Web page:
Toxic toad invasion puts Madagascar's predators at risk, genetic evidence confirms
The recent introduction of the common Asian toad to Madagascar has led to fears that the toxic amphibian could wreak havoc on the island's already severely threatened fauna. Now, researchers report genetic evidence in the journal Current Biology on June 4 showing that those fears are well founded: virtually all predators native to Madagascar are highly sensitive to toad toxins. If they should eat the toads, it would be a potentially fatal mistake.
"In Australia, the introduction of cane toads has caused profound perturbation to many ecosystems by removing key predators from local food webs with their toxins," says Wolfgang Wüster of Bangor University, United Kingdom. "Similar effects are likely to occur in Madagascar, where toads were never present before, as well; predators that frequently feed on toads and do not rapidly learn or evolve to avoid them are likely to become much rarer or possibly extinct."
Bufonid toads secrete bufadienolides that kill many predator species by inhibiting the sodium-potassium pump (Na+/K+-ATPase), an essential component of animal cell membranes. However, some species are known to have evolved resistance to these toxins through repeated, predictable, and specific point mutations in the gene encoding that essential enzyme. As such, the arrival of the toxic and invasive Asian toads (Duttaphrynus melanostictus) to Madagascar prompted vigorous debate over their likely impact and the actions that should be taken to control or eradicate them.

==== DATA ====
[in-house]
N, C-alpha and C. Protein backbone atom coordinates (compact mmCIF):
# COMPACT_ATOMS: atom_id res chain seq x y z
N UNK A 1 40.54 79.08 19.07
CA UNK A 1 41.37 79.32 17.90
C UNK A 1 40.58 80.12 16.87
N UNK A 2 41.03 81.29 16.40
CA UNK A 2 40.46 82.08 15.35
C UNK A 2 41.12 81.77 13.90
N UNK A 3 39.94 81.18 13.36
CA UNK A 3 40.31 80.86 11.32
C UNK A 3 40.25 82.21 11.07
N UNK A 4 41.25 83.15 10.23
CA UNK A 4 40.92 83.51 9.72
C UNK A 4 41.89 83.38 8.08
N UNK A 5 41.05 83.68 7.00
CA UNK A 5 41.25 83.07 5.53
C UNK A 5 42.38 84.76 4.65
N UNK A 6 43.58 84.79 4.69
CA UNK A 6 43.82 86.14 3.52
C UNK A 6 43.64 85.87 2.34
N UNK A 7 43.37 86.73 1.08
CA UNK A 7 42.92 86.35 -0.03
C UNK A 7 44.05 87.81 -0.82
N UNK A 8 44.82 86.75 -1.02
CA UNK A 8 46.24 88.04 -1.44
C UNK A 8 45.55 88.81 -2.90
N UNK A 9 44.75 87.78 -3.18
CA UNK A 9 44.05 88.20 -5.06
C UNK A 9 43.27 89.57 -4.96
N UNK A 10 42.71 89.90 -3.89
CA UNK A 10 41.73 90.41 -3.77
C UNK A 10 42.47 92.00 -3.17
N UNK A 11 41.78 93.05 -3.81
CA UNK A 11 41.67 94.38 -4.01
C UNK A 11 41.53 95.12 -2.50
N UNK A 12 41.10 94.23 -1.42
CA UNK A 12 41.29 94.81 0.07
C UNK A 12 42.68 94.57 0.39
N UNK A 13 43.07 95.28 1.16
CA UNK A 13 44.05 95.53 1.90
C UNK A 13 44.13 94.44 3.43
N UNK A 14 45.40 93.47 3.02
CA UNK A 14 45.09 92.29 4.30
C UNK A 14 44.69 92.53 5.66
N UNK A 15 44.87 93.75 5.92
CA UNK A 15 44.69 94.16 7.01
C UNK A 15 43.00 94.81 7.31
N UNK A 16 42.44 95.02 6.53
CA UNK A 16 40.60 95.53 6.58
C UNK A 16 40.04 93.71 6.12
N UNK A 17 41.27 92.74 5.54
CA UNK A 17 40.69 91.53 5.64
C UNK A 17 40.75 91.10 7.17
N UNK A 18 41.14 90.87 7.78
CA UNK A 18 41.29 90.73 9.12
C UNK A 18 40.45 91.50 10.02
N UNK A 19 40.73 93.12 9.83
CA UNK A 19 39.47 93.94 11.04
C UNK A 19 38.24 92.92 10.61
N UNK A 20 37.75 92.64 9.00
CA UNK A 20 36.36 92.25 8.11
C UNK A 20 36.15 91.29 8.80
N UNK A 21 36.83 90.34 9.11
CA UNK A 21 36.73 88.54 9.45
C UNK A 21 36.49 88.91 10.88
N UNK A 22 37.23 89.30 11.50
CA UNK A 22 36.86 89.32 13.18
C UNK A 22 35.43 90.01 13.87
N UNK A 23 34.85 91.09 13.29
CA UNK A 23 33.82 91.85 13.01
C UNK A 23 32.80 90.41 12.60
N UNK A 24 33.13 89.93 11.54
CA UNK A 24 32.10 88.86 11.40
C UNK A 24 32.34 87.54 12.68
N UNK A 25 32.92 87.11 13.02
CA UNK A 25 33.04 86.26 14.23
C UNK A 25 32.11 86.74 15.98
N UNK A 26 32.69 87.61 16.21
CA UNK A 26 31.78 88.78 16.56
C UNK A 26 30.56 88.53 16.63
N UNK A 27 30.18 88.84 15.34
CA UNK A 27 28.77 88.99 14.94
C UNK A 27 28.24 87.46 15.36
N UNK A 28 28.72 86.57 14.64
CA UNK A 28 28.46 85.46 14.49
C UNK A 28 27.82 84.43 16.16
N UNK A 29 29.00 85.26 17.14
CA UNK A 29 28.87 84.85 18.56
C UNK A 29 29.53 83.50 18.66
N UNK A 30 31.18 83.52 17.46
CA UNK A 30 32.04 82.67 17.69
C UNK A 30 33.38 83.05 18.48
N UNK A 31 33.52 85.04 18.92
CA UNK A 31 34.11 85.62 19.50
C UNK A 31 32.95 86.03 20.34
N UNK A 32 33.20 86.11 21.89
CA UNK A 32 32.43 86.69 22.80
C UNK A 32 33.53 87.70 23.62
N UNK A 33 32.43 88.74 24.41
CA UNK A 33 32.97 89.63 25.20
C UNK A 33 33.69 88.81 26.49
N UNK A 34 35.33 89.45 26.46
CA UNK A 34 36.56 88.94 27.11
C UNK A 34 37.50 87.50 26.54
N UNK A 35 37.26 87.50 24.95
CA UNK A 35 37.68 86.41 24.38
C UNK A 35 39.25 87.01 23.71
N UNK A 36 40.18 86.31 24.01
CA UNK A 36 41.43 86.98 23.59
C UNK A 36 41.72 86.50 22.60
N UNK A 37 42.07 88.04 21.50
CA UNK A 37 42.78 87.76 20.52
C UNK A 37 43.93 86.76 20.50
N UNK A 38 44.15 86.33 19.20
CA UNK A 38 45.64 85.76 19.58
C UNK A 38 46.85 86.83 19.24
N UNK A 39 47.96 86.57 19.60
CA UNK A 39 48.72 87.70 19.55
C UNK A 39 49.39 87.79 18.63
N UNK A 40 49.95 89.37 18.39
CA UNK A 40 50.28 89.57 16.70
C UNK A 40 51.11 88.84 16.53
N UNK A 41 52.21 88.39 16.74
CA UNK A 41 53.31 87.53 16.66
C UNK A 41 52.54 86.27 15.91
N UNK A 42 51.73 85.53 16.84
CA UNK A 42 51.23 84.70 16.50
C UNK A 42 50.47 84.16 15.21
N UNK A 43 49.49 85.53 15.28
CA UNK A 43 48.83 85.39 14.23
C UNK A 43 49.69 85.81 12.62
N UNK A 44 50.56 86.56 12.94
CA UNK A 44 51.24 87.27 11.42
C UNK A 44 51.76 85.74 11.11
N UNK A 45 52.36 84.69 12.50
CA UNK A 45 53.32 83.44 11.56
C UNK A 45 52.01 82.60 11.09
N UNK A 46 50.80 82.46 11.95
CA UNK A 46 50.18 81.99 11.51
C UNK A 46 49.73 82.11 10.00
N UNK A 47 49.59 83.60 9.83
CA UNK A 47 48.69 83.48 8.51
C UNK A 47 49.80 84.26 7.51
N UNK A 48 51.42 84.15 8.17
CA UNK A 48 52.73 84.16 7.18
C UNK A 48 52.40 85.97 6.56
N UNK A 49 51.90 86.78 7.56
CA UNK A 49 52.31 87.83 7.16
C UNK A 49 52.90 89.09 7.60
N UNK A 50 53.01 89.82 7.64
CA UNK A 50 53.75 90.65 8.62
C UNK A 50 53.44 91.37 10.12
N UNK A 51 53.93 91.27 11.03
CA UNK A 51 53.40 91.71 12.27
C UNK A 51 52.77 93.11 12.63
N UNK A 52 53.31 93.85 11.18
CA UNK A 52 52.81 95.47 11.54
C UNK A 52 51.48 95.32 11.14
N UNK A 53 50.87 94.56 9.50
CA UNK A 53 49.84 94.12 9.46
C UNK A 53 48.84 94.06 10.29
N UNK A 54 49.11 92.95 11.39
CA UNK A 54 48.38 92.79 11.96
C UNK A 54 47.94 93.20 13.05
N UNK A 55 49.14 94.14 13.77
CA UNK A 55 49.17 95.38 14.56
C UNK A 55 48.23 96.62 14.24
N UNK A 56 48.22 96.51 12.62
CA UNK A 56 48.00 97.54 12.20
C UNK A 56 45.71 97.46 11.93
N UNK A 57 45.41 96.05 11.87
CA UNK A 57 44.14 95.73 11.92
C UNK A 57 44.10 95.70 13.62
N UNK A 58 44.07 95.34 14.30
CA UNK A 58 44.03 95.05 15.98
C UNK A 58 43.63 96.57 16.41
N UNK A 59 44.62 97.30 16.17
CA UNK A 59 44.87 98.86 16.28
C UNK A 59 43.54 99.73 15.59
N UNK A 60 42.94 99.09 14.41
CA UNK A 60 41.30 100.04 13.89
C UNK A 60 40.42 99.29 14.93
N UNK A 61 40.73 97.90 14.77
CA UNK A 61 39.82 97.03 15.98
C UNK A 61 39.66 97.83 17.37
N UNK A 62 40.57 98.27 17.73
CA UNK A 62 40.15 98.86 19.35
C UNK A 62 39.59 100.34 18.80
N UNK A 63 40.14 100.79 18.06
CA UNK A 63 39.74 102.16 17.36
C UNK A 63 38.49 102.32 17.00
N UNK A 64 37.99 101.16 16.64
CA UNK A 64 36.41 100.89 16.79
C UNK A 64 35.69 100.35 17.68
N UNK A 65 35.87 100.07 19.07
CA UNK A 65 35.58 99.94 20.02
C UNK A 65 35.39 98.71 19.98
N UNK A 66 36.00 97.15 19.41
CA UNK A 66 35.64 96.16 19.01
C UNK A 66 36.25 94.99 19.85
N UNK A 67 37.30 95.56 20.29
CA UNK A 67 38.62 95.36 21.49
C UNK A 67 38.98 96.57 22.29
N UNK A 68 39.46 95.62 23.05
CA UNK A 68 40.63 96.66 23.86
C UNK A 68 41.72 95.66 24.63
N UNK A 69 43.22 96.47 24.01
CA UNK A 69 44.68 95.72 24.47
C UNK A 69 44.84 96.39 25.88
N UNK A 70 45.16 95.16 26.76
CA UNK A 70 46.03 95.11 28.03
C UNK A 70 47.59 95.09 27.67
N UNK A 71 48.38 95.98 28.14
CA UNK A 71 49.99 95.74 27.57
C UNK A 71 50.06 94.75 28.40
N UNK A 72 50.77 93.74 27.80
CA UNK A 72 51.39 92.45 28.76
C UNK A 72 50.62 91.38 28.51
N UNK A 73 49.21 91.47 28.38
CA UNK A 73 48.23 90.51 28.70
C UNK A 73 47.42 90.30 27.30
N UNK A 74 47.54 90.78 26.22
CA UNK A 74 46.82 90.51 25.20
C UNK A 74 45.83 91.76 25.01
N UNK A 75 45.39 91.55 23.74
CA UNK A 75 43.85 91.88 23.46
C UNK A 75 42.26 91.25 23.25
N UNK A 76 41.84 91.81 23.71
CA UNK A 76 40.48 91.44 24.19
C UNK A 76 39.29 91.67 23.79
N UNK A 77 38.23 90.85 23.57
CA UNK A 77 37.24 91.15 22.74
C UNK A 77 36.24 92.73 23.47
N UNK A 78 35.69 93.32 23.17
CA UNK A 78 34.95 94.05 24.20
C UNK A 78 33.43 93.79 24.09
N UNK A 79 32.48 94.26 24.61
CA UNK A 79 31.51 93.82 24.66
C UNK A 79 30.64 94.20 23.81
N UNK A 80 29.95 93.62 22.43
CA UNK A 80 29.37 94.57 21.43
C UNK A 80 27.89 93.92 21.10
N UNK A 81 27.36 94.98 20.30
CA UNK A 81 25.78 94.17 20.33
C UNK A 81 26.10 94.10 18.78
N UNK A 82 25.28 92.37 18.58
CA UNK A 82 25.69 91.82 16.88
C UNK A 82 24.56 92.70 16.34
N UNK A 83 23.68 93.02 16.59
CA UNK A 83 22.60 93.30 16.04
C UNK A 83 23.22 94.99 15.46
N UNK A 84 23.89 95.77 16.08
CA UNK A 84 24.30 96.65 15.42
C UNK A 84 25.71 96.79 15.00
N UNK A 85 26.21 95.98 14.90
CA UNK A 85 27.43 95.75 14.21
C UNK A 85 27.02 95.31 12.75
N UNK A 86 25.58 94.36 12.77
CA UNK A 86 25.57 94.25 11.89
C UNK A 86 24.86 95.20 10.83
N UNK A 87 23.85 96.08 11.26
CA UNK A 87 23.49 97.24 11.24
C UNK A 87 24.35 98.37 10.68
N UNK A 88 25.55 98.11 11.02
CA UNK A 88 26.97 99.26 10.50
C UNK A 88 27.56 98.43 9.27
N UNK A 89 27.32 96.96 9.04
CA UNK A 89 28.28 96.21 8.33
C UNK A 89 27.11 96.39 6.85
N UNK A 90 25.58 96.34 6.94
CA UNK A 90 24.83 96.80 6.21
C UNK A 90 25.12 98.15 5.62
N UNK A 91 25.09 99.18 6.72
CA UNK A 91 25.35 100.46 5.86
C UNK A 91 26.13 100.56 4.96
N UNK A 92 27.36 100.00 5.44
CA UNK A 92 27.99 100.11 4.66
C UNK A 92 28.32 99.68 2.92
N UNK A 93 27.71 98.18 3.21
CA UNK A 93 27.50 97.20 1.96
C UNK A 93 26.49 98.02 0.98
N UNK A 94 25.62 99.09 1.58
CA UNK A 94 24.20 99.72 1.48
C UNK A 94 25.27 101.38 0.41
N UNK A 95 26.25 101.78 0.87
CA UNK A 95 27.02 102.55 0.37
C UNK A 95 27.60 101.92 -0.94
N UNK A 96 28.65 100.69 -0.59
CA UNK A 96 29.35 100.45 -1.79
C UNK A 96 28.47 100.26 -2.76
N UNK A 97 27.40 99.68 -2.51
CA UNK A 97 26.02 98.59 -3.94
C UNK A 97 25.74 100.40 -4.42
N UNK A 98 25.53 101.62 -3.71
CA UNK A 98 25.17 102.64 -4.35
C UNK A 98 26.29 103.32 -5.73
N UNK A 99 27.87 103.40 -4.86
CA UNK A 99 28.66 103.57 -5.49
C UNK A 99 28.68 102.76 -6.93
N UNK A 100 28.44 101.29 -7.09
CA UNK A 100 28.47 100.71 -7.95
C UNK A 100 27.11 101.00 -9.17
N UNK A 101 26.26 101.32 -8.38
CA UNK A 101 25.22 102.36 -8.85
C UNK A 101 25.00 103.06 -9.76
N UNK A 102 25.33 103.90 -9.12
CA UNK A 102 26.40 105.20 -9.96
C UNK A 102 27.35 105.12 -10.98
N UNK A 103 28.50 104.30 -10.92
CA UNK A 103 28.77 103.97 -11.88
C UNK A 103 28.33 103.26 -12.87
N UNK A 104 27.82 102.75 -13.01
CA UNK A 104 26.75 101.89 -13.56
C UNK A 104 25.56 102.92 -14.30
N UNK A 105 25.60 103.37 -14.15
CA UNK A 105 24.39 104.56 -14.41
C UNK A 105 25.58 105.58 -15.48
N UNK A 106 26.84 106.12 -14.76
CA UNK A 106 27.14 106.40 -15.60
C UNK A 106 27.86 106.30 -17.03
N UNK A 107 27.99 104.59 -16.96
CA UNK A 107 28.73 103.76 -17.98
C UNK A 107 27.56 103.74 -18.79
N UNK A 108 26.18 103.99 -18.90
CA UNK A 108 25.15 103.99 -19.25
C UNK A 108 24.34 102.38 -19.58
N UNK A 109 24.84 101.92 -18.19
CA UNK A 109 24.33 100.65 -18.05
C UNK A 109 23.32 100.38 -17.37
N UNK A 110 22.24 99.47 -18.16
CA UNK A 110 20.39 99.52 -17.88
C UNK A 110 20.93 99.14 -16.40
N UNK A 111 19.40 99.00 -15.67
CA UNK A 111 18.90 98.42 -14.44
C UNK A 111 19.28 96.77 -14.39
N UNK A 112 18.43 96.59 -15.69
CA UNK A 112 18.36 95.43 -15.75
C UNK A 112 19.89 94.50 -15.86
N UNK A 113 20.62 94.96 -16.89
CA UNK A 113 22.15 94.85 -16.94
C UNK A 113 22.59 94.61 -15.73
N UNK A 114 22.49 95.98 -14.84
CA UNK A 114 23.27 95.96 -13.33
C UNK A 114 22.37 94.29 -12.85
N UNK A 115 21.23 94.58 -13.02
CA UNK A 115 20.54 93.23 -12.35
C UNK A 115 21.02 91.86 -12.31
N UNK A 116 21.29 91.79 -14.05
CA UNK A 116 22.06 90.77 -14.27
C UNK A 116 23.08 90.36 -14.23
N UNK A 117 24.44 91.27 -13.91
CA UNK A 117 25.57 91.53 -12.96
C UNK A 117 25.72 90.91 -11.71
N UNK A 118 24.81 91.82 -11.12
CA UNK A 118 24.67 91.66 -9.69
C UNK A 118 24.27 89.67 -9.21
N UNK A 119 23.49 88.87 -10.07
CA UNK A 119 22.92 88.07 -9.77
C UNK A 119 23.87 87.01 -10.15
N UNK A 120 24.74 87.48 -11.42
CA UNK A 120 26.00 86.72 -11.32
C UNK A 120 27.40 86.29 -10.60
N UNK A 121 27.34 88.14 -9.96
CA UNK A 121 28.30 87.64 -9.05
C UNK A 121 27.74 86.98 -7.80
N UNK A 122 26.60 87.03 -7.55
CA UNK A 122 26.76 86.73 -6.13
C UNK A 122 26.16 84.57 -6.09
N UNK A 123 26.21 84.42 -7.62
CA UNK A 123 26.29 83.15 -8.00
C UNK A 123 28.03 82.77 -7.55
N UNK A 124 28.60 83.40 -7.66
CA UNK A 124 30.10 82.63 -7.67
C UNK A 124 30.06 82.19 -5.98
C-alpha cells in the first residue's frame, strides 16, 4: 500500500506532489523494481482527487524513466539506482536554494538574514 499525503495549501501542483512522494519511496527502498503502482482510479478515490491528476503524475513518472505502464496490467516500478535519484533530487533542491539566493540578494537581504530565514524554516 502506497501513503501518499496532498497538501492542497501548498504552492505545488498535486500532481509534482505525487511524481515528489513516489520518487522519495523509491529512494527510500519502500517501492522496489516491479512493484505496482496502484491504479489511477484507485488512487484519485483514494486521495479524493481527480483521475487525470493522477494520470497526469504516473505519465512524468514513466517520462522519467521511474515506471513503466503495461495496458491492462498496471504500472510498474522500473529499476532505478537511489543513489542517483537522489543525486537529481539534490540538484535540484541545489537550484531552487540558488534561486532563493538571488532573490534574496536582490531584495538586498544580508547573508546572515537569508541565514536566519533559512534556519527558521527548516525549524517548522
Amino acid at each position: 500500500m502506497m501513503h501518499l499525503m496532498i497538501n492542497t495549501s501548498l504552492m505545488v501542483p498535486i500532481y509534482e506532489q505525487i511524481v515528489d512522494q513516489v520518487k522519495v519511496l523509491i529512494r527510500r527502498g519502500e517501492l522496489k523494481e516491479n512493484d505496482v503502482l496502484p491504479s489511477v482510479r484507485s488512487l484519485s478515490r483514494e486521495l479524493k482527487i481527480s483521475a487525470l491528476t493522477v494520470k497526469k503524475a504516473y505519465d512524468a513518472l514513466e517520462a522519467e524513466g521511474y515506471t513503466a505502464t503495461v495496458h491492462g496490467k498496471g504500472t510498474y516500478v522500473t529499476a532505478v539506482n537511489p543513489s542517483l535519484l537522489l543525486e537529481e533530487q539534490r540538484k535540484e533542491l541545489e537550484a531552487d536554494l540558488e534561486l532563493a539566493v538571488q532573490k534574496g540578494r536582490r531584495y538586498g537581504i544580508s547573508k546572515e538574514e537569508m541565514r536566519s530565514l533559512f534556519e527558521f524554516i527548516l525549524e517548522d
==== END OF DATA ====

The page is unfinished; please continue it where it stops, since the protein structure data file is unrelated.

To fill that gap in the new study, the researchers analyzed sequences of the Na+/K+-ATPase gene of 77 Malagasy species potentially feeding on toads, including 27 snakes, two lizards, 12 frogs, eight mammals and 28 birds. Their studies showed that only one native species—a rodent known as the white-tailed antsangy—showed evidence of resistance to the novel toxin.
The results strongly suggest that invasive toads are liable to have significant impacts on the native Malagasy fauna, and they stress the importance of controlling the spread of this alien species to prevent a worsening biodiversity crisis, according to the researchers.
Co-author Frank Glaw, a specialist in Malagasy amphibians based at the Bavarian State Collection of Zoology, noted that the toad's tadpoles might also threaten endemic fish, as well as invertebrate predators, including water beetles, dragonfly larvae, and crustaceans. A similar study is therefore needed to assess the vulnerability of Madagascar's aquatic predators.
"This is another example of how species introduced from one part of the world to another can disrupt natural ecosystems," says Ben Marshall, a master's student at Bangor University and first author of the new study. "Preventing the introduction of alien invasive species must be a top priority for biodiversity conservation."